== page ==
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Gerrit Graham (born November 27, 1949) is an American stage, television, and film actor as well as a scriptwriter and songwriter.[1] He is best known for his appearances in multiple films by Brian De Palma as well as appearances in two different Star Trek series.

Gerrit Graham
Born (1949-11-27) November 27, 1949 (age 69)
OccupationActor, songwriter
Years active1968–2012

Contents

BiographyEdit

Graham attended but did not graduate from Columbia University.[citation needed]

CareerEdit

ActorEdit

FilmEdit

He has appeared in such films as Used Cars, TerrorVision, National Lampoon's Class Reunion, Child's Play 2 and Greetings,[1] where he worked with Brian De Palma for the first time. He would again work with De Palma on Hi, Mom and Home Movies, as well as Phantom of the Paradise, where he played flamboyant glam-rocker Beef. Sylvie Benson of the Los Angeles Times remarked that Graham and Jon Lovitz were the only actors in Last Resort who were "exempt from the bad-accent stigma."[2]

TelevisionEdit

Graham was the voice of Franklin Sherman in the animated series The Critic as well as a recurring role as Dr. Norman Pankow on the sitcom Parker Lewis Can't Lose.
He has also appeared in two different roles on the Star Trek television series; as the alien hunter of Tosk on Star Trek: Deep Space Nine, and as a member of the Q Continuum (adopting the name Quinn) in the Star Trek: Voyager episode "Death Wish". He had been short listed to play the character of Odo which went to René Auberjonois.[3]

StageEdit

Graham is a stage performer whose performances in the 1986 improvisational show Sills & Company[4][5] and the 1987 play The Bouncers by Tom Stoppard[6][7] were positively reviewed by the New York Times. Julio Martinez of Variety.com called Graham "eerily evocative" of Allard Lowenstein in Dreams Die Hard in 1995.[8] Frank Rizzo of Variety.com wrote that Graham had "some of the best lines" in his performance as Father Charles Dunbar in The God Committee in 2004.[9] He also played Julian in Communicating Doors in 1998.[10]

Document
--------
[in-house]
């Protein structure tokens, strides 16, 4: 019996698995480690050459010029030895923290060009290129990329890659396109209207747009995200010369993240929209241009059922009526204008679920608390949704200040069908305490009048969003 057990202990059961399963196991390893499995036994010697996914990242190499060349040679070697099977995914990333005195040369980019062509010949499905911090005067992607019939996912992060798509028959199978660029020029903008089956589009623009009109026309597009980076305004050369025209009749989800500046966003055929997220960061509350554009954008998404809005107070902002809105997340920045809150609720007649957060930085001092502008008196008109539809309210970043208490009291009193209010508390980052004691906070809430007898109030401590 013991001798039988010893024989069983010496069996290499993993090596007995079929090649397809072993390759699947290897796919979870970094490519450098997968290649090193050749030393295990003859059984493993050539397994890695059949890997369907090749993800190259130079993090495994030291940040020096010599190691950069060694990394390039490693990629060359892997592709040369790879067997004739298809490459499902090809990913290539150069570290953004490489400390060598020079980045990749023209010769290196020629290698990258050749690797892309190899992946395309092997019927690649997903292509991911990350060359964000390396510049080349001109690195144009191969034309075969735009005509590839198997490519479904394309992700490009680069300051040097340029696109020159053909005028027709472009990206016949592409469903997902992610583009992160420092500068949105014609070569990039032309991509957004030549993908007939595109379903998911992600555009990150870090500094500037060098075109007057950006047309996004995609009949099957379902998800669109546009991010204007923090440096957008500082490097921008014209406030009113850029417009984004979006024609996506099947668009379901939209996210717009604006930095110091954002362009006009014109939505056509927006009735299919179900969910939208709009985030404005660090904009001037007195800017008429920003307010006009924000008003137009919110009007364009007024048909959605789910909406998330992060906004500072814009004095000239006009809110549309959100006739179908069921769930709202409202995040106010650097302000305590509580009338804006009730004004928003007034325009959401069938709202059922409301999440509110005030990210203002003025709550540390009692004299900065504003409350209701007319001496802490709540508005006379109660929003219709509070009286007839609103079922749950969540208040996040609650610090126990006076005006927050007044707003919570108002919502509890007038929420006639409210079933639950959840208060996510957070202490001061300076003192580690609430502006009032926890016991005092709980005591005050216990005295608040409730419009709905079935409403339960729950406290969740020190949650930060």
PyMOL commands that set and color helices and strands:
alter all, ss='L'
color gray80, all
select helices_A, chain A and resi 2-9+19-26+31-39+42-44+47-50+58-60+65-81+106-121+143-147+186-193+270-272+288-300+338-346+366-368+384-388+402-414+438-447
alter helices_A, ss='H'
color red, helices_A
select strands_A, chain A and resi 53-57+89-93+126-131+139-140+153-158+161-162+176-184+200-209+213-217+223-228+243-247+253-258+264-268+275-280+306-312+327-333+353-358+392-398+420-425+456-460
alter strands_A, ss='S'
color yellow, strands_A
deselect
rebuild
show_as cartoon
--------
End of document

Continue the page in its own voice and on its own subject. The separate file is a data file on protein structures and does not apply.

WriterEdit

Graham wrote the teleplays for the episodes "Still Life" and "Opening Day" of the 1980s version of The Twilight Zone.[11] He did not write "Welcome to Winfield", the only episode in which he appeared as a member of the cast.

MusicianEdit

Graham has written songs with Bob Weir of the Grateful Dead.[12]

FilmographyEdit

FilmEdit

TelevisionEdit

Year Title Role Notes
1992 Fievel's American Tails Cat R. Waul Voice, Recurring role; 10 Episodes
1993 Star Trek: Deep Space Nine The Hunter Episode: "Captive Pursuit"
1993 The Pink Panther Voice, Episode: "Pilgrim Panther/That Old Pink Magic"
1994 Babylon 5 Lord Kiro Episode: "Signs and Portents"
1994–1995 The Critic Franklin Sherman Voice, Recurring role; 23 Episodes
1995 The Tick Milo Voice, Episode: "Armless But Not Harmless"
1996 Star Trek: Voyager Quinn Episode: "Death Wish"
1995–1996 Gargoyles Guardian Voice, 4 Episodes

ReferencesEdit

  1. ^ a b The New York Times
  2. ^ SHEILA BENSON (1986-05-09). "Family Vacation Goes Awry In 'Last Resort'". Articles.latimes.com. Retrieved 2018-09-20.
  3. ^ StarTrek.com: Catching Up with 2X Trek Guest Gerrit Graham
  4. ^ Mel Gussow (1986-07-20). "Stage View; Actors And Audiences Brew Fun From Improvisation". The New York Times. Retrieved 2018-09-20.
  5. ^ LESLIE BENNETTS (1986-06-08). "If It Works, It'S Theater. If It Doesn't..." The New York Times. Retrieved 2018-09-20.
  6. ^ FRANK RICH (1987-09-18). "The Stage: 'Bouncers,' Drama". The New York Times. Retrieved 2018-09-20.
  7. ^ SYLVIE DRAKE (1993-07-08). "Stage Review : 'Bouncers' Rebounds From A Lack Of Substance At Tiffany". Articles.latimes.com. Retrieved 2018-09-20.
  8. ^ Martinez, Julio. "Dreams Die Hard – Variety". Variety.com. Retrieved 2018-09-20.
  9. ^ Rizzo, Frank. "The God Committee – Variety". Variety.com. Retrieved 2018-09-20.
  10. ^ Isherwood, Charles. "Communicating Doors – Variety". Variety.com. Retrieved 2018-09-20.
  11. ^ Jean-Marc Lofficier; Randy Lofficier (April 2003). Into the Twilight Zone: The Rod Serling Programme Guide. iUniverse. p. 144. ISBN 978-0-595-27612-7.
  12. ^ The Crime, and Its Victims by Gerrit Graham

External linksEdit